Unlike most other Alaska regions, Yukon River salmon fishermen are enjoying some record salmon catches. The combined fall chum and coho harvest of more than 1 million fish is the largest in the 55 years of the commercial fishery, according to regional managers.
"It's a pivotal year," said Jack Schultheis, longtime manager of Kwik-Pak Fisheries in Emmonak.
[A western Alaska village comes to life with fish-plant jobs, commercial dipnetting]
Another first was a healthy pink salmon fishery complete with interested buyers.
"There's never been a pink fishery in the river before and this was the first year we targeted them," Schultheis told Seafood.com "The catch of 127,250 may not sound like much, but considering no one has ever bought pinks on the Yukon, we're encouraged about that."
Schultheis credited the good returns to "excellent management."
"The department (of Fish and Game) has done an exceptional job managing the fishery," he said. "That's why I feel very positive about the future. I think this is going to be the norm, to have consistent runs like this."
Bristol Bay reds rock Boulder
"Wild Taste, Amazing Place" is the theme of an ambitious Bristol Bay red salmon branding program that launched this month in Boulder, Colorado.
"We've been working for months with just about every level of the supply chain from processors to distributors and retailers to help them get Bristol Bay sockeye into their stores," said Becky Martello, executive director of the Bristol Bay Regional Seafood Development Association.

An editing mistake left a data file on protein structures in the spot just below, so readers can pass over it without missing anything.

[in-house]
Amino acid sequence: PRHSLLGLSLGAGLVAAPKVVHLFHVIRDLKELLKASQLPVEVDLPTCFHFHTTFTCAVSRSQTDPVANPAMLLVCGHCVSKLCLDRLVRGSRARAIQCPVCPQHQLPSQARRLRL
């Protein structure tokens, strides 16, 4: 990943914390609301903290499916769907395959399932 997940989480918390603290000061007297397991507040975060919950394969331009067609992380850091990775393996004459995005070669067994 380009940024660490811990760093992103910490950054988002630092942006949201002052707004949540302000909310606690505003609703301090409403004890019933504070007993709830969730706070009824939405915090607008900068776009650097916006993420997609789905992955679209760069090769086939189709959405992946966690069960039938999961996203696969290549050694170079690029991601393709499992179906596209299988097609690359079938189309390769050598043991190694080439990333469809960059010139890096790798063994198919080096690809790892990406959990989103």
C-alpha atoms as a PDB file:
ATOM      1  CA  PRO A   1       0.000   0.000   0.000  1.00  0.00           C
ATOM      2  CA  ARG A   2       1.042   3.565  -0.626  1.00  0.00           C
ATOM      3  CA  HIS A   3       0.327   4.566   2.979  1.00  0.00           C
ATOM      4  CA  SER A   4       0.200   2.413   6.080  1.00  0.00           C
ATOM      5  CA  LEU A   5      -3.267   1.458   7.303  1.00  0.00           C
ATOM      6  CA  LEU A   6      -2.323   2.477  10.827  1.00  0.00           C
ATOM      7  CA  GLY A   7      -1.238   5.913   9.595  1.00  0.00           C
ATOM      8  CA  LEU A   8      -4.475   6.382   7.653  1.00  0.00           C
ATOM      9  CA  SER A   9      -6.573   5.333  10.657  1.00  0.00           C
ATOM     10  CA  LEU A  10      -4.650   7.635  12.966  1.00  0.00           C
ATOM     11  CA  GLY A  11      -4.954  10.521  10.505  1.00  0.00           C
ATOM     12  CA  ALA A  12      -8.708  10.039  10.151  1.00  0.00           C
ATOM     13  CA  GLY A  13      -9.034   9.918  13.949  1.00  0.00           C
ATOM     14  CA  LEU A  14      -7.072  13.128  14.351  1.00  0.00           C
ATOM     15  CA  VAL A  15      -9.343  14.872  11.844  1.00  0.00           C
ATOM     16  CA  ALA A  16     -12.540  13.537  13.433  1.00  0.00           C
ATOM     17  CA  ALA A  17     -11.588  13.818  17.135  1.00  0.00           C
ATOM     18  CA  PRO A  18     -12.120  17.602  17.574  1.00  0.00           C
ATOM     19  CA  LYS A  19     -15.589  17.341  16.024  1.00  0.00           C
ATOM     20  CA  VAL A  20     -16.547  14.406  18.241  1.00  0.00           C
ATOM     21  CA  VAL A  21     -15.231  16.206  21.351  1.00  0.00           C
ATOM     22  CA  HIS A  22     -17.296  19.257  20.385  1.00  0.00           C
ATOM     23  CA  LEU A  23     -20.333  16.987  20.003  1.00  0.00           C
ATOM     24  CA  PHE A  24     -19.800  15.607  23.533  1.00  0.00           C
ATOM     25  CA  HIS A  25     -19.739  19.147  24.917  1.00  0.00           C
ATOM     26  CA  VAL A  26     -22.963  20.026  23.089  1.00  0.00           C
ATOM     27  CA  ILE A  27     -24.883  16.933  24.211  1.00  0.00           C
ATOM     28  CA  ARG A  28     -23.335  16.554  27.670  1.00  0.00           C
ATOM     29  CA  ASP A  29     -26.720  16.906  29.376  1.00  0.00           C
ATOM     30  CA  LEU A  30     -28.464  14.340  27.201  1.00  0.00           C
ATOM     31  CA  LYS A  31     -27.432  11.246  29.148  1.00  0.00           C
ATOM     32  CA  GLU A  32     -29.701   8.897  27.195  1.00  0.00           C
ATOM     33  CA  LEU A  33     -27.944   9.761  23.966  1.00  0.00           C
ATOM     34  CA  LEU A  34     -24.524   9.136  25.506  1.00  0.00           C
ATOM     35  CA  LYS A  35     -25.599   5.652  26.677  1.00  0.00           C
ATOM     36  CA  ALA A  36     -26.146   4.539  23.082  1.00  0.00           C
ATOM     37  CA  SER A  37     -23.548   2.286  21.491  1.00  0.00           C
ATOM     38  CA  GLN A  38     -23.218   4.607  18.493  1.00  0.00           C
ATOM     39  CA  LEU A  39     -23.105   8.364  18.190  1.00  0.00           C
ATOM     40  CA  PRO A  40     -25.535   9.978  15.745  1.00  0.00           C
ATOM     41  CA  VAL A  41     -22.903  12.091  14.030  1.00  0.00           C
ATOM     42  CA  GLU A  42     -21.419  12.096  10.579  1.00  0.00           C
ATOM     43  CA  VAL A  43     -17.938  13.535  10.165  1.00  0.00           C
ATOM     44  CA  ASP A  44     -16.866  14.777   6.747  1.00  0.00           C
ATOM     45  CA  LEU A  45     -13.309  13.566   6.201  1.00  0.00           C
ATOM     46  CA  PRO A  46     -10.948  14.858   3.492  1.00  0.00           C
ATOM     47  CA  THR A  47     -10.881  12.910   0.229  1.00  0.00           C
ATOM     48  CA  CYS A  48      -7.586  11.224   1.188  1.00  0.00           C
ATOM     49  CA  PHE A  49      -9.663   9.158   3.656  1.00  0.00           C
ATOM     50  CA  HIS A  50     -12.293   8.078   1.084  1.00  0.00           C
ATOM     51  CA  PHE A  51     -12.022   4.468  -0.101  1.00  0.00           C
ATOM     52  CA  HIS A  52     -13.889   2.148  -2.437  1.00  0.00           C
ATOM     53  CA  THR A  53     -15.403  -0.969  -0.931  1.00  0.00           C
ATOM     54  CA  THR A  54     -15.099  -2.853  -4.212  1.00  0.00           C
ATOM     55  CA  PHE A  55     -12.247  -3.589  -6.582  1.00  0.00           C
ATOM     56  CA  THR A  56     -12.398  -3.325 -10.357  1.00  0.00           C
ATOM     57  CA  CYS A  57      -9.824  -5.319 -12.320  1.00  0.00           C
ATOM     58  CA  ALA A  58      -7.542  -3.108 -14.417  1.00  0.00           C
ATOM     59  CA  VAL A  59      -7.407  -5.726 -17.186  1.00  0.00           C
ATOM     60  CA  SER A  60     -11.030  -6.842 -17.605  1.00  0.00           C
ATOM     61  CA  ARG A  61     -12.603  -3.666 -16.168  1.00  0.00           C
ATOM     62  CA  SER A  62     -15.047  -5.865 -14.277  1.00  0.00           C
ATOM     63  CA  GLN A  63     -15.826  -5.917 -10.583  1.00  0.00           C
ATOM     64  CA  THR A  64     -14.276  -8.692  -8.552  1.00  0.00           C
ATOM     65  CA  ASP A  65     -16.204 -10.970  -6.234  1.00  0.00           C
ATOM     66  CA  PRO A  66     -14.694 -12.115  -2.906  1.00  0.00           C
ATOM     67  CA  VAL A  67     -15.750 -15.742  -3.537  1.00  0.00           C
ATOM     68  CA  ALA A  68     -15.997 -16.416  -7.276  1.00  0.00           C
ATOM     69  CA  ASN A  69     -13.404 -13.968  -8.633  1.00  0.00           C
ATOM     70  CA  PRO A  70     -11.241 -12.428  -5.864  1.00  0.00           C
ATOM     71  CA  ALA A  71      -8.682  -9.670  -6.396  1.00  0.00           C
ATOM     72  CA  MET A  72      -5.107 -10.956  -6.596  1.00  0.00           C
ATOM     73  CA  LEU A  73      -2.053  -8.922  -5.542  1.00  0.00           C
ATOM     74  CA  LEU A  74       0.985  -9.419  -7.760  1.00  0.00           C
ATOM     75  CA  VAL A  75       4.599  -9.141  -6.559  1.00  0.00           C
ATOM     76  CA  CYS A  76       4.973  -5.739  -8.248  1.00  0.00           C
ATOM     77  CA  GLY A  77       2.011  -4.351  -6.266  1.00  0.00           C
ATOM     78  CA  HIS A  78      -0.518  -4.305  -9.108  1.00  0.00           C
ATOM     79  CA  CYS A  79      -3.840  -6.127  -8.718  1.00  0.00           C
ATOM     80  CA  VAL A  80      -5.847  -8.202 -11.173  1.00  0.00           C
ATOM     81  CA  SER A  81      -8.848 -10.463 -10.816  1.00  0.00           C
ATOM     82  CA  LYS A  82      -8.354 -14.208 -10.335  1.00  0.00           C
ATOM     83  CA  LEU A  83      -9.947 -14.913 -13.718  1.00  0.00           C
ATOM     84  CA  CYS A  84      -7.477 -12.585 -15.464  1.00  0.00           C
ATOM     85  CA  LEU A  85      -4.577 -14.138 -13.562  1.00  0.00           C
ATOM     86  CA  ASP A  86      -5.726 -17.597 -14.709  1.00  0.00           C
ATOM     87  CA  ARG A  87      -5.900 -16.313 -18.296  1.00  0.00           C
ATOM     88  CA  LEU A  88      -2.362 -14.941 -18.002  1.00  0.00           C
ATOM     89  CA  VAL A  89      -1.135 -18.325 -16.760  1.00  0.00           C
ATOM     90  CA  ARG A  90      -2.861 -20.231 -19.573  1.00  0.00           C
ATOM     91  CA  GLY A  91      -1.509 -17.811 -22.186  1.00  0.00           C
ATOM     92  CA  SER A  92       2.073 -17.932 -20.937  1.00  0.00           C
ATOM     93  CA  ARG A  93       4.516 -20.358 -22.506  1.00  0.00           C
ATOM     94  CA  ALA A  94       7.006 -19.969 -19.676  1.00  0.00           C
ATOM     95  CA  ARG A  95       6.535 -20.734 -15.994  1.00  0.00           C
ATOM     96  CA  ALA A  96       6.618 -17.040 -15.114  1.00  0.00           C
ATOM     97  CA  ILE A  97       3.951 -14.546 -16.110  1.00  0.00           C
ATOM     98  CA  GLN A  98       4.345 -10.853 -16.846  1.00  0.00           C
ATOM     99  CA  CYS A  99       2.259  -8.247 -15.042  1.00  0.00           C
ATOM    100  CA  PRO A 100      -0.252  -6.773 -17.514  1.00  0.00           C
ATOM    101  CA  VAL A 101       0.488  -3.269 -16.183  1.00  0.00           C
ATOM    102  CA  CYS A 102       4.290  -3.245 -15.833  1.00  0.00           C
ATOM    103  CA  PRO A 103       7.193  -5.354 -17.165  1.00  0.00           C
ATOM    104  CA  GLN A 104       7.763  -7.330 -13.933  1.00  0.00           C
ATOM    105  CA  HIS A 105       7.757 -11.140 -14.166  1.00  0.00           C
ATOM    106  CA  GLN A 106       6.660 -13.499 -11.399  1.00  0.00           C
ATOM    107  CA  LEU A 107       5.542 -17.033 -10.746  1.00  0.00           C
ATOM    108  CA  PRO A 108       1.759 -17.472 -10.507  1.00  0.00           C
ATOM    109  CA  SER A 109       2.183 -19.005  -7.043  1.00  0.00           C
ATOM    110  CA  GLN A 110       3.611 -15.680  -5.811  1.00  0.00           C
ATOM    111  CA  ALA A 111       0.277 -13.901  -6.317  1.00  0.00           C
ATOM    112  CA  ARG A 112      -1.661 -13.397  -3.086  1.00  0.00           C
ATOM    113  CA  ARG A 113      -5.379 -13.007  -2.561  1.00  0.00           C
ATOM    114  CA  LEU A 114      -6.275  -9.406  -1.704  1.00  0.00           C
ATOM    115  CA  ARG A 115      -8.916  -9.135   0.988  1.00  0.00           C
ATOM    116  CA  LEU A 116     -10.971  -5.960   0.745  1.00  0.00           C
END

The association is bankrolling the $700,000 pilot program with a 1 percent tax paid by member driftnet fishermen on the dockside value of their catch. The fishermen have partnered with Anchorage-based Rising Tide Communications whose creative experts have long been involved in Alaska fishing.
The campaign includes training retailers about the special features of Bristol Bay, recipes, posters, special dinners by local chefs, mugs — even branded wrapping paper for the bright red sockeye fillets.
"When people buy the salmon it is wrapped up in beautiful craft paper and sealed with a Bristol Bay sticker," Martello said.
Fishermen will be on hand throughout the four-month promotion as a tie-in to their new website's Know your Fisherman section.
"That is huge with consumers and with our millennial target," she said. "They really want to know where their food comes from and connecting them to the fishermen is the most natural way to tell that story and connect people to Bristol Bay."
The Wild Taste, Amazing Place promotion will run through the end of the year and be evaluated by an independent firm.
"We are investing a lot of our fishermen's dollars in this and we want to make sure we are on the right track," Martello said, adding the response to the effort has been overwhelmingly positive.
"We've had so much great feedback," she said. "It's so gratifying to see how many people are getting onboard with it. It's really exciting." See the snazzy website at bristolbaysockeye.org/.
Laine Welch is a Kodiak-based commercial fishing columnist. Contact her at firstname.lastname@example.org.